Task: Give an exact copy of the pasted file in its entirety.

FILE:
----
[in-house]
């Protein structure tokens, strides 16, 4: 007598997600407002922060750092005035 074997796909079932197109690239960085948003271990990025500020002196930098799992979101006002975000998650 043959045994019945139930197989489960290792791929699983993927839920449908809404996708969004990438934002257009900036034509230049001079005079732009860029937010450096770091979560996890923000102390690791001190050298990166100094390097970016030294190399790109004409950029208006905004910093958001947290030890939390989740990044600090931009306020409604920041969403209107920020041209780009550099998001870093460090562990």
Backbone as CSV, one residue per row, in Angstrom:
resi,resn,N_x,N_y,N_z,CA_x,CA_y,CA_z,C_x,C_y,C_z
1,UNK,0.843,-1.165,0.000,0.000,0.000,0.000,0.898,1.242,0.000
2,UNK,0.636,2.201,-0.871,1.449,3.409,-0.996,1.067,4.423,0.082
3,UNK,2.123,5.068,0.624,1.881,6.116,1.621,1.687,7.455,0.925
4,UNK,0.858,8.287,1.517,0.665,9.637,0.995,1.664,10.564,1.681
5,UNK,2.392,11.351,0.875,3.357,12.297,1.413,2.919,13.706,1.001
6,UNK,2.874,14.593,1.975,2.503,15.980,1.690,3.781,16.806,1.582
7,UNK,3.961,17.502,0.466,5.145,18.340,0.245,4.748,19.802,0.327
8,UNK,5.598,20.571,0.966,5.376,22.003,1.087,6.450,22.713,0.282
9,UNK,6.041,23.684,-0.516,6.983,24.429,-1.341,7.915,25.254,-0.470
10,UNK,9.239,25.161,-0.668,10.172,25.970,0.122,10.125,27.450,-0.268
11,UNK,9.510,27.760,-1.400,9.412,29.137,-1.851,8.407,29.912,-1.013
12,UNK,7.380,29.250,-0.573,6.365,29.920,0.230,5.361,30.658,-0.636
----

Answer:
[in-house]
């Protein structure tokens, strides 16, 4: 007598997600407002922060750092005035 074997796909079932197109690239960085948003271990990025500020002196930098799992979101006002975000998650 043959045994019945139930197989489960290792791929699983993927839920449908809404996708969004990438934002257009900036034509230049001079005079732009860029937010450096770091979560996890923000102390690791001190050298990166100094390097970016030294190399790109004409950029208006905004910093958001947290030890939390989740990044600090931009306020409604920041969403209107920020041209780009550099998001870093460090562990």
Backbone as CSV, one residue per row, in Angstrom:
resi,resn,N_x,N_y,N_z,CA_x,CA_y,CA_z,C_x,C_y,C_z
1,UNK,0.843,-1.165,0.000,0.000,0.000,0.000,0.898,1.242,0.000
2,UNK,0.636,2.201,-0.871,1.449,3.409,-0.996,1.067,4.423,0.082
3,UNK,2.123,5.068,0.624,1.881,6.116,1.621,1.687,7.455,0.925
4,UNK,0.858,8.287,1.517,0.665,9.637,0.995,1.664,10.564,1.681
5,UNK,2.392,11.351,0.875,3.357,12.297,1.413,2.919,13.706,1.001
6,UNK,2.874,14.593,1.975,2.503,15.980,1.690,3.781,16.806,1.582
7,UNK,3.961,17.502,0.466,5.145,18.340,0.245,4.748,19.802,0.327
8,UNK,5.598,20.571,0.966,5.376,22.003,1.087,6.450,22.713,0.282
9,UNK,6.041,23.684,-0.516,6.983,24.429,-1.341,7.915,25.254,-0.470
10,UNK,9.239,25.161,-0.668,10.172,25.970,0.122,10.125,27.450,-0.268
11,UNK,9.510,27.760,-1.400,9.412,29.137,-1.851,8.407,29.912,-1.013
12,UNK,7.380,29.250,-0.573,6.365,29.920,0.230,5.361,30.658,-0.636